Does the Gut Microbiome Play a Role?
By Ross Pelton, RPh, PhD, CCN
Scientific Director, Essential Formulas
In this article, I will review a classic nutritional study titled: The impact of a low food additive and sucrose diet on academic performance in 803 New York City public schools, published in 1991.i My purpose in reviewing this study is to propose a microbiome-based explanation for the improved academic performance that the children achieved.
Stephen Schoenthaler, Ph.D., obtained funding and permission to improve the quality of food served in the breakfast and lunch meals provided in 803 New York City public schools for four years, from 1979 to 1983. During these four years, over one million children ate either one or two meals a day at school, five days a week.
Measurement of Academic Performance
The California Achievement Test (CAT) is a nationally recognized standardized test that measures achievement in Reading, Language Arts, and Math.ii This test, administered once a year to children in grades K-12, provides educators and parents with a measurement of achievement for a school and individual students, compared to overall national scores.
The year before this study began, the New York City schools’ national rank was below the national average at the 39th percentile. And in previous years, the ranking of New York City schools seldom varied more than 1%.
Study Design & Outcomes
- 1979-80: 8.1% higher CAT scores. During the 1979-80 school year, most foods containing significant amounts of sugar and two commonly used food colorings were eliminated and replaced with healthy foods. This change resulted in an average 8.1% increase in the CAT scores in the New York City schools.
- 1980-81: an additional 3.8% increase in CAT scores: during the 1980-81 school year, foods containing the remaining food coloring and flavoring agents were removed from the school meals.
- 1981-82: essentially no change in CAT scores: The investigators maintained the dietary improvements from the first two years this year, but no additional changes were made. As expected, the CAT scores from this year were virtually the same as the previous year.
- 1982-83: an additional 3.7% increase in CAT scores: During this final year of the 4-year study, all foods containing the preservatives BHT and BHA were removed from the school meals, which resulted in a 3.7% improvement in CAT scores over the previous year.
- Results: 15.7% overall gain in CAT scores. Removing foods with high sugar content and synthetic food colorings, flavoring agents, and preservatives and substituting with more fresh vegetables, fruits, whole grains, and non-processed foods enabled over one million kids in 803 New York City schools to elevate their CAT scores from 39.2% at the beginning (below the national average), to 54.9% (above the national average), compared to the rest of the schools in the nation that used the same standardized CAT test. That’s an impressive overall gain of 15.7%. Feeding these kids healthy food enabled them to become more intelligent!
- Result #2: Before this study began, schools with more students eating breakfast and lunch had the lowest CAT scores. At the end of the study, this situation was reversed. The more students who ate meals at school, the higher the school’s CAT scores.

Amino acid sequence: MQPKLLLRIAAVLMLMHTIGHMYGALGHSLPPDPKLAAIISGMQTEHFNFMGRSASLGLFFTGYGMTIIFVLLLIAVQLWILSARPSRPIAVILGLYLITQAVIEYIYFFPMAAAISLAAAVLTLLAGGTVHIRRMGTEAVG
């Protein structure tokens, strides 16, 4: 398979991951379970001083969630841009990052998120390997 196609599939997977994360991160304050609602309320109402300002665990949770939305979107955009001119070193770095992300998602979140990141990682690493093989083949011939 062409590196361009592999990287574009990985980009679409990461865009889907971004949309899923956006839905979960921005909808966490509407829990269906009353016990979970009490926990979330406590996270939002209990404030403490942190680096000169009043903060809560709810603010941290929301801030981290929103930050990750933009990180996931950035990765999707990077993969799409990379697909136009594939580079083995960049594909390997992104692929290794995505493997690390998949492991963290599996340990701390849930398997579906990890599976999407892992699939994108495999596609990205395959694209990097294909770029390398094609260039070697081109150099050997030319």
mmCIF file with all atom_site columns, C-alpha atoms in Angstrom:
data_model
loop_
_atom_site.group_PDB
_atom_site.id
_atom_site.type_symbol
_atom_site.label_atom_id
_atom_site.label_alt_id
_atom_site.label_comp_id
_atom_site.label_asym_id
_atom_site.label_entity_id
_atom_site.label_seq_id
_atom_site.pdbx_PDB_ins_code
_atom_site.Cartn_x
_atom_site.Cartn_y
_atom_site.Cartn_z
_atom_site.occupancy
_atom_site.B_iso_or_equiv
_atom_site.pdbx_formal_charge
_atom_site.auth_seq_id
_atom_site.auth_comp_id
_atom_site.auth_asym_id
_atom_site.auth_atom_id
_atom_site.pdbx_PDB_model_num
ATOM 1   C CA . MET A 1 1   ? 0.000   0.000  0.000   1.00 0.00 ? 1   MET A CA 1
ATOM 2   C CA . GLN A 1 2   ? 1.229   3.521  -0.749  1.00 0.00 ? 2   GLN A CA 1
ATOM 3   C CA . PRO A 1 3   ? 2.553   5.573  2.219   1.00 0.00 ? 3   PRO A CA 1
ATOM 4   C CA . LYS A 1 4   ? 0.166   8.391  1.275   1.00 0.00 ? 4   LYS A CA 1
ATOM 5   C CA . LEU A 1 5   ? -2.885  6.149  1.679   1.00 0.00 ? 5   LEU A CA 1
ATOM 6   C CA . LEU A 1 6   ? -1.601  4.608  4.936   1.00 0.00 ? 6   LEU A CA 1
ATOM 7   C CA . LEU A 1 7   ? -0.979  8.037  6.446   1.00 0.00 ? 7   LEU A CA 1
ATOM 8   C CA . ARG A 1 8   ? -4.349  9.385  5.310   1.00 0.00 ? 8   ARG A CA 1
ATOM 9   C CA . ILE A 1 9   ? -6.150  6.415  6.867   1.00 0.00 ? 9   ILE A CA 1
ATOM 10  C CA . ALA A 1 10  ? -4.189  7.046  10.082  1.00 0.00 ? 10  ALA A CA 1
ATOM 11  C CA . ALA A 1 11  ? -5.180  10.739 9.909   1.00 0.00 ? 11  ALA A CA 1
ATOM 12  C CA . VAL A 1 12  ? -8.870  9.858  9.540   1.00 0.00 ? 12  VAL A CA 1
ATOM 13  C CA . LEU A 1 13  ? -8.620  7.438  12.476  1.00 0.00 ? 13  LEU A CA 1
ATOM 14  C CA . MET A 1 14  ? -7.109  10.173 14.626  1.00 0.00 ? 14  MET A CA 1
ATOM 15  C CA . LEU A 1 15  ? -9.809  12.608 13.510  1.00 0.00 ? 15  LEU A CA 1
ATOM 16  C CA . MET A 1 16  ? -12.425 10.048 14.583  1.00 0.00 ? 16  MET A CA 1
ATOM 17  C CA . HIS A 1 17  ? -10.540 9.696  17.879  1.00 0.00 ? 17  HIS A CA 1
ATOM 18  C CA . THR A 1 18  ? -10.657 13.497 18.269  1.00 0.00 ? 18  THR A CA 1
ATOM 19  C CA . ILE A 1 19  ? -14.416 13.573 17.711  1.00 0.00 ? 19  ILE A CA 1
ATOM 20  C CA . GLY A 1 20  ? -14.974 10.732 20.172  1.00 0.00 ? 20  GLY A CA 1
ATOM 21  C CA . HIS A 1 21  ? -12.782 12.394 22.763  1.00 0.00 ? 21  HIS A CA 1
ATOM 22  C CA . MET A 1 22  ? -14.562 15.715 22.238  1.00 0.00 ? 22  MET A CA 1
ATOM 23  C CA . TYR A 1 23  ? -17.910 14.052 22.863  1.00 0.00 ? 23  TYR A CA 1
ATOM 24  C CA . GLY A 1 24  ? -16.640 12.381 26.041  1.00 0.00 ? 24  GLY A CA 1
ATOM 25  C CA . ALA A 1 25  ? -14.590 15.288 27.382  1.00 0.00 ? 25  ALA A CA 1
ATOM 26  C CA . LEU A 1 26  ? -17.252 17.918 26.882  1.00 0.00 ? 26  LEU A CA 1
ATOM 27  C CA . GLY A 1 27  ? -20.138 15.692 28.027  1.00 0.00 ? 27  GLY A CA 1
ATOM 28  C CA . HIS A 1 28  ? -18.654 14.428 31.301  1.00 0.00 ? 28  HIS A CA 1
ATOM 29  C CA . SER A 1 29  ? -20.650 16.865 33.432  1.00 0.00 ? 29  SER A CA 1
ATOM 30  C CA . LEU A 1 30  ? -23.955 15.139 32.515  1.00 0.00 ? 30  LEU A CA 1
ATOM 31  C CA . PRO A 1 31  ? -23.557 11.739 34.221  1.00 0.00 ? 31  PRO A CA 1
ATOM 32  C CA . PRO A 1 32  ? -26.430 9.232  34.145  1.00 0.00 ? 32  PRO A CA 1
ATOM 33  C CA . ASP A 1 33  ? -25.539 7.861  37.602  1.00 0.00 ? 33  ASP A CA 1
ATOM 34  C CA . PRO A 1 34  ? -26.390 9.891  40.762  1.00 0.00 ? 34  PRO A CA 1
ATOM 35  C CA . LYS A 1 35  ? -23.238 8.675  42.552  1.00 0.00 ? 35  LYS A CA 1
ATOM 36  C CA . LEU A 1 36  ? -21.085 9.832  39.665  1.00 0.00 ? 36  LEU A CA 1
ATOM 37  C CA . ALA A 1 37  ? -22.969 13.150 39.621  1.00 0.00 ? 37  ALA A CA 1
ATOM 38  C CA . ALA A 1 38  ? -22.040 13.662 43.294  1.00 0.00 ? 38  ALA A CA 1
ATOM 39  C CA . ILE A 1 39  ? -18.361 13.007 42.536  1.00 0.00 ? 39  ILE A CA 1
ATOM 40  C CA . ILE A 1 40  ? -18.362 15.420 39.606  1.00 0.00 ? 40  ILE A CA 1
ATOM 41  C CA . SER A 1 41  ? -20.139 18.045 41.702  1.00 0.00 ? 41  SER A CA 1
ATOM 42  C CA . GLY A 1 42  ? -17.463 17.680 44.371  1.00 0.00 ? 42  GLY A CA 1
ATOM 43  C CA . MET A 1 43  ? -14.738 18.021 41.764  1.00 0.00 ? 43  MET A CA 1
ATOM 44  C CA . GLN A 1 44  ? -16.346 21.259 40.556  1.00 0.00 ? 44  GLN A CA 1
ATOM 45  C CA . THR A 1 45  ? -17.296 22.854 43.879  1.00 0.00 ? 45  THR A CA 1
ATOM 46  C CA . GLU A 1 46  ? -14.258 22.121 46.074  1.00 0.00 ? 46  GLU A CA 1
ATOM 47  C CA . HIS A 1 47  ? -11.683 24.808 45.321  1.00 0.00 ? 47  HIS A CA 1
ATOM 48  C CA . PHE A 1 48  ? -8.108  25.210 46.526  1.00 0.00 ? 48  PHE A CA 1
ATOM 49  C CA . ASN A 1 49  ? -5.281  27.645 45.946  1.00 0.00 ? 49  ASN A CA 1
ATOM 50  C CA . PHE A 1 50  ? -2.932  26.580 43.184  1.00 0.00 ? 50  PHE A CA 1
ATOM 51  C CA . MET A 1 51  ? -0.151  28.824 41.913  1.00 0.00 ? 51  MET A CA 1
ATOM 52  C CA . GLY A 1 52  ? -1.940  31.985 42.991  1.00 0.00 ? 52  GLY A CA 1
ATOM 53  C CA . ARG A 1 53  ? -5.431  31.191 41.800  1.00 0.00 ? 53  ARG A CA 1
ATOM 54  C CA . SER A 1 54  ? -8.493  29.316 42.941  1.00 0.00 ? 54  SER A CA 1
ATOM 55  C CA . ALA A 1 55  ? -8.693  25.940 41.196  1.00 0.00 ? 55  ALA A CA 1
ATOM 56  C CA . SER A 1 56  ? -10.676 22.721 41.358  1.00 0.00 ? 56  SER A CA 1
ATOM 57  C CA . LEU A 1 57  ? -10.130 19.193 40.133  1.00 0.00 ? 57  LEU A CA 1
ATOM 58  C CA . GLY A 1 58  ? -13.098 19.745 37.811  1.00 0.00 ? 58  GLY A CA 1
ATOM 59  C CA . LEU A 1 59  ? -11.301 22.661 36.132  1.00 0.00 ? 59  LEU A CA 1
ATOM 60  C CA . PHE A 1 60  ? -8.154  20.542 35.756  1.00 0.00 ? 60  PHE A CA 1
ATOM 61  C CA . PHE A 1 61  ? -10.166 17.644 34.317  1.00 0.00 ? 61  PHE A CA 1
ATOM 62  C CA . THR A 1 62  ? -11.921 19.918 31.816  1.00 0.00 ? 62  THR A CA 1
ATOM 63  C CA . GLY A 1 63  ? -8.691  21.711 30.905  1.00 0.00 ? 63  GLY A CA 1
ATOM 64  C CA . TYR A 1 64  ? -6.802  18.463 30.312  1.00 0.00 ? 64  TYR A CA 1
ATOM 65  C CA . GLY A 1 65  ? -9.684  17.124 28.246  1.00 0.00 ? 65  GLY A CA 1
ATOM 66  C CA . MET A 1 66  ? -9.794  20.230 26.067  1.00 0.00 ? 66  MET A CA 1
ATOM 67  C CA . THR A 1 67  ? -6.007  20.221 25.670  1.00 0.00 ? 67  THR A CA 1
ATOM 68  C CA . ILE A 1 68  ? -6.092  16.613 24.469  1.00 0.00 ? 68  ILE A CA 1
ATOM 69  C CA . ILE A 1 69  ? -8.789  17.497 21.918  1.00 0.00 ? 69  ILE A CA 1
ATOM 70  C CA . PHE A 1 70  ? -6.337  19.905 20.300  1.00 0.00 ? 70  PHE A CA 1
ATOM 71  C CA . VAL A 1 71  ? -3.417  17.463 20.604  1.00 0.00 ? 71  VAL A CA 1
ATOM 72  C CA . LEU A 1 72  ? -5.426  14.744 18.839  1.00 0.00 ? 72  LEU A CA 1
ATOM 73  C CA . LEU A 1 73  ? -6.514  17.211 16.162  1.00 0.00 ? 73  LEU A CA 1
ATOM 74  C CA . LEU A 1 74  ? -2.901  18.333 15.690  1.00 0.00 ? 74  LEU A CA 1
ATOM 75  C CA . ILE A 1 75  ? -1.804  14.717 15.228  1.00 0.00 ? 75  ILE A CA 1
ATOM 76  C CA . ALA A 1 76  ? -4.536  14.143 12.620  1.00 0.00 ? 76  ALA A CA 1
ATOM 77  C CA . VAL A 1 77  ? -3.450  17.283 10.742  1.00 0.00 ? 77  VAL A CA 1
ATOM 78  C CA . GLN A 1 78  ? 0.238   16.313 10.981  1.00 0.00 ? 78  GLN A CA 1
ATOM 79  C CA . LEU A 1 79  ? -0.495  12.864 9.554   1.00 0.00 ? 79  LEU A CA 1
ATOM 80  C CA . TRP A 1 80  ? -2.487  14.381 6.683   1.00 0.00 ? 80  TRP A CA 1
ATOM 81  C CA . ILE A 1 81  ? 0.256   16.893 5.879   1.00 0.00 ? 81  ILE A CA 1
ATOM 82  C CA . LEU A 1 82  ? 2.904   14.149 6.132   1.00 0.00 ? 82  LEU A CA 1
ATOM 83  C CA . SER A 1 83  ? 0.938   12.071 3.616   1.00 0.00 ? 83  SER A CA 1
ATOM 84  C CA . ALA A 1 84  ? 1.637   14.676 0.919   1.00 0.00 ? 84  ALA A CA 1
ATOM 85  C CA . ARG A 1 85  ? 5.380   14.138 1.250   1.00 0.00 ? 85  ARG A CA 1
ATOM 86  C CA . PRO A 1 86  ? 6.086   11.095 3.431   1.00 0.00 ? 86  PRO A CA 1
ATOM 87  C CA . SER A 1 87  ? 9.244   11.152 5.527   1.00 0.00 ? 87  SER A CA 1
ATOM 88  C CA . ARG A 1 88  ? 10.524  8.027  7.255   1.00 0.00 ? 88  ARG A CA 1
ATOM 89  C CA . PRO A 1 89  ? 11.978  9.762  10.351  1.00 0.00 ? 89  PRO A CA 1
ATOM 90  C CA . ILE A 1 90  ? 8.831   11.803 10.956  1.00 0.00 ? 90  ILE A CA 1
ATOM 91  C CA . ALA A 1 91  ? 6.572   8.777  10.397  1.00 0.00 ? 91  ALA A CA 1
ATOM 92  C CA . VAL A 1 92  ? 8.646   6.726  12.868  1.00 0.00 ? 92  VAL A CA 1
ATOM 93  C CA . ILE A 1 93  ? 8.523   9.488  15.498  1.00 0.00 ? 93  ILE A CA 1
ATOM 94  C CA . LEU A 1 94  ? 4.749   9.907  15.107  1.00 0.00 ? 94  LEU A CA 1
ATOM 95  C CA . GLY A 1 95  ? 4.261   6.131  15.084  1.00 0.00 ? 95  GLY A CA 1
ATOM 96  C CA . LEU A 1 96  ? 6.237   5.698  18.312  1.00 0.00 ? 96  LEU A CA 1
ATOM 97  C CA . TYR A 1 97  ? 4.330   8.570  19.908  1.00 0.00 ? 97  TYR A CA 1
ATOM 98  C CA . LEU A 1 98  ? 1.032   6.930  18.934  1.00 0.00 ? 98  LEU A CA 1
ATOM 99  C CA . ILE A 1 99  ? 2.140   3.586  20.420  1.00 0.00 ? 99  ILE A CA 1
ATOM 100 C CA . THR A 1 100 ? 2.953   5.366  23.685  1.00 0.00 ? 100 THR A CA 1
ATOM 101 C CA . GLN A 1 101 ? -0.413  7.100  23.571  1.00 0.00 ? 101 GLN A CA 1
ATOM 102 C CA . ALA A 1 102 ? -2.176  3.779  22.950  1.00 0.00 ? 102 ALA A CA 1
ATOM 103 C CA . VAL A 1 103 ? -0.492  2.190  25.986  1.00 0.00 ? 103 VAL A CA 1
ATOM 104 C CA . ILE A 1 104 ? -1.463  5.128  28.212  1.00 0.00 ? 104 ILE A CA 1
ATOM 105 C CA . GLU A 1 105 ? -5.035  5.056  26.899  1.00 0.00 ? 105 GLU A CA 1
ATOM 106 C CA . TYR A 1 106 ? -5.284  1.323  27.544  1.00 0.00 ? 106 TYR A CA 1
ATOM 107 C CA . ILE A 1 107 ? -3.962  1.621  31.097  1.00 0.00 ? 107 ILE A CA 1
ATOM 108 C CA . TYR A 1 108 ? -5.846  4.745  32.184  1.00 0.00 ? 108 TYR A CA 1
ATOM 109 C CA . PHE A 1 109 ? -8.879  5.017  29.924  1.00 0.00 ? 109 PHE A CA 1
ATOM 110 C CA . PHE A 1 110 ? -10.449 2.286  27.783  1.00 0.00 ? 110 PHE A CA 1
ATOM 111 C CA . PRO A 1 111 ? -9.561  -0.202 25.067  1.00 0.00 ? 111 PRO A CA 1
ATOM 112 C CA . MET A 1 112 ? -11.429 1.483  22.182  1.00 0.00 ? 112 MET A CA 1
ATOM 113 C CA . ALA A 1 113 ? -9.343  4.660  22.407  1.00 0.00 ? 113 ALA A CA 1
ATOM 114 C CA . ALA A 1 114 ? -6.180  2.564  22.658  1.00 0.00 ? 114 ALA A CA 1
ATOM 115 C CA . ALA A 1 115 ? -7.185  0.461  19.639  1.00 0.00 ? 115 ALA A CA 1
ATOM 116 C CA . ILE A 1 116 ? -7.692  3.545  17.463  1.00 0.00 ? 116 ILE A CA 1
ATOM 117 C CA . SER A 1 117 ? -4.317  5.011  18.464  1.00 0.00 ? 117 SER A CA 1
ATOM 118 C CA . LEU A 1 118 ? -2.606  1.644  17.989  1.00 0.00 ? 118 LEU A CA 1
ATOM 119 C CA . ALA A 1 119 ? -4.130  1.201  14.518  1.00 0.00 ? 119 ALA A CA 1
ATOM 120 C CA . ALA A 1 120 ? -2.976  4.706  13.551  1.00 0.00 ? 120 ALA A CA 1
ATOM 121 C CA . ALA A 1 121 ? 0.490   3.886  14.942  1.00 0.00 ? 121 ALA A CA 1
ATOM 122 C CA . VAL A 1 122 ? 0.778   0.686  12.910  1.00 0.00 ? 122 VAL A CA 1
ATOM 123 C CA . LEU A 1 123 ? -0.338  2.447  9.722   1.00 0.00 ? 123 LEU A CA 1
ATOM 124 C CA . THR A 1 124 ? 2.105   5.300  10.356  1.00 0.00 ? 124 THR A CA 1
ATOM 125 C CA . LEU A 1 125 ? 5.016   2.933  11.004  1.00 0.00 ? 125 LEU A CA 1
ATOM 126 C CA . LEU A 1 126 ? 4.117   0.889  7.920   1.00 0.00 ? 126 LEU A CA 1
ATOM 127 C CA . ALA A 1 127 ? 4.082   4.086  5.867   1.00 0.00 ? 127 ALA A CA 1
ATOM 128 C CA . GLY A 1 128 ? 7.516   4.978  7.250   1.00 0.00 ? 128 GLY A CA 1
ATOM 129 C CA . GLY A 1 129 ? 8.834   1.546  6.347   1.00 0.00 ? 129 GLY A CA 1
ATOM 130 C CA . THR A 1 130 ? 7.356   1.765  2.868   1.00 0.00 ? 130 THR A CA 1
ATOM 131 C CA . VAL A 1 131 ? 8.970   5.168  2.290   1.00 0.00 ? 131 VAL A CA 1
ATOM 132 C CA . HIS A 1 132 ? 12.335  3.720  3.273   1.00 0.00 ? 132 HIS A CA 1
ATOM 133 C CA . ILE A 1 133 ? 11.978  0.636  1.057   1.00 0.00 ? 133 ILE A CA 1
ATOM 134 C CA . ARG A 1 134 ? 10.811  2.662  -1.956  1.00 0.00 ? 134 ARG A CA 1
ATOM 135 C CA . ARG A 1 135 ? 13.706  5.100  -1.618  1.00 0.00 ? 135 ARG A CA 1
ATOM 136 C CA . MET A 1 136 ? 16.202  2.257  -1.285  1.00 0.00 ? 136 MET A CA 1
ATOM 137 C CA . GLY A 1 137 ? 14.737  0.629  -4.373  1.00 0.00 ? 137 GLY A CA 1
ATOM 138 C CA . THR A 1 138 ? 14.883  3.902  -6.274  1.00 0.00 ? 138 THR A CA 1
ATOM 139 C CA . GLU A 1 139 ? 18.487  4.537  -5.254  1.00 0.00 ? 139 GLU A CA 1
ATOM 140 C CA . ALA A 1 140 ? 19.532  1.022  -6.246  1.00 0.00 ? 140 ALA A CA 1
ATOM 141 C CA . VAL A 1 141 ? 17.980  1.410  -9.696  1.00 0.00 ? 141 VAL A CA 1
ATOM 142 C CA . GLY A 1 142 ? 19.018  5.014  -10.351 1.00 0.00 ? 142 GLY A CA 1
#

The chart below shows the average of over a million students, but not all children improved the same way. Before the dietary changes, 12.4% of the students were two or more years behind their grades. By the end of the study, only 4.9% of students were below their grade level.
Chart showing NYC schools’ improvements in CAT scores during this study
The Microbiome Perspective
The improvements in students’ academic performance from this study are generally assumed to be related to removing sugar and food additives and eating foods that provide higher levels of vitamins, minerals, and other nutrients. I am sure these factors played a role, and I don’t want to minimize their importance. However, I believe essential insights can be gained by considering how improvements in the microbiome may have contributed to the advances in academic performance.
An old saying is that “You are what you eat.” However, it is more accurate to say, “You are what you absorb.” Switching to a healthier diet enhances the growth of beneficial probiotic bacteria and helps create a healthier microbiome ecosystem throughout the gastrointestinal tract. Digestion of food and absorption of nutrients takes place throughout the gastrointestinal tract. Dietary improvements and the resulting improvements in the microbiome can improve digestion and the absorption of nutrients.
For a long time, experts assumed that humans obtained all their nutrients from the foods they consumed. However, it is now understood that numerous nutrients (B vitamins, vitamin K, and amino acids) are postbiotic metabolites produced by probiotic bacteria.
The improvements in food quality enabled the students to consume a greater quantity and diversity of dietary fibers and polyphenols, the primary foods for probiotic bacteria. In addition to promoting the growth of probiotic bacteria, the dietary improvements also enabled the probiotic bacteria to produce a greater quantity and diversity of postbiotic metabolites.
It can be assumed that many students had some degree of dysbiosis and intestinal permeability when this study began. Dysbiosis and intestinal permeability can contribute to brain fog and affect cognitive functioning. When the students started consuming healthier food, the resulting improvements in the microbiome probably helped reduce and/or heal leaky gut, which would also contribute to the students’ gains in academic performance.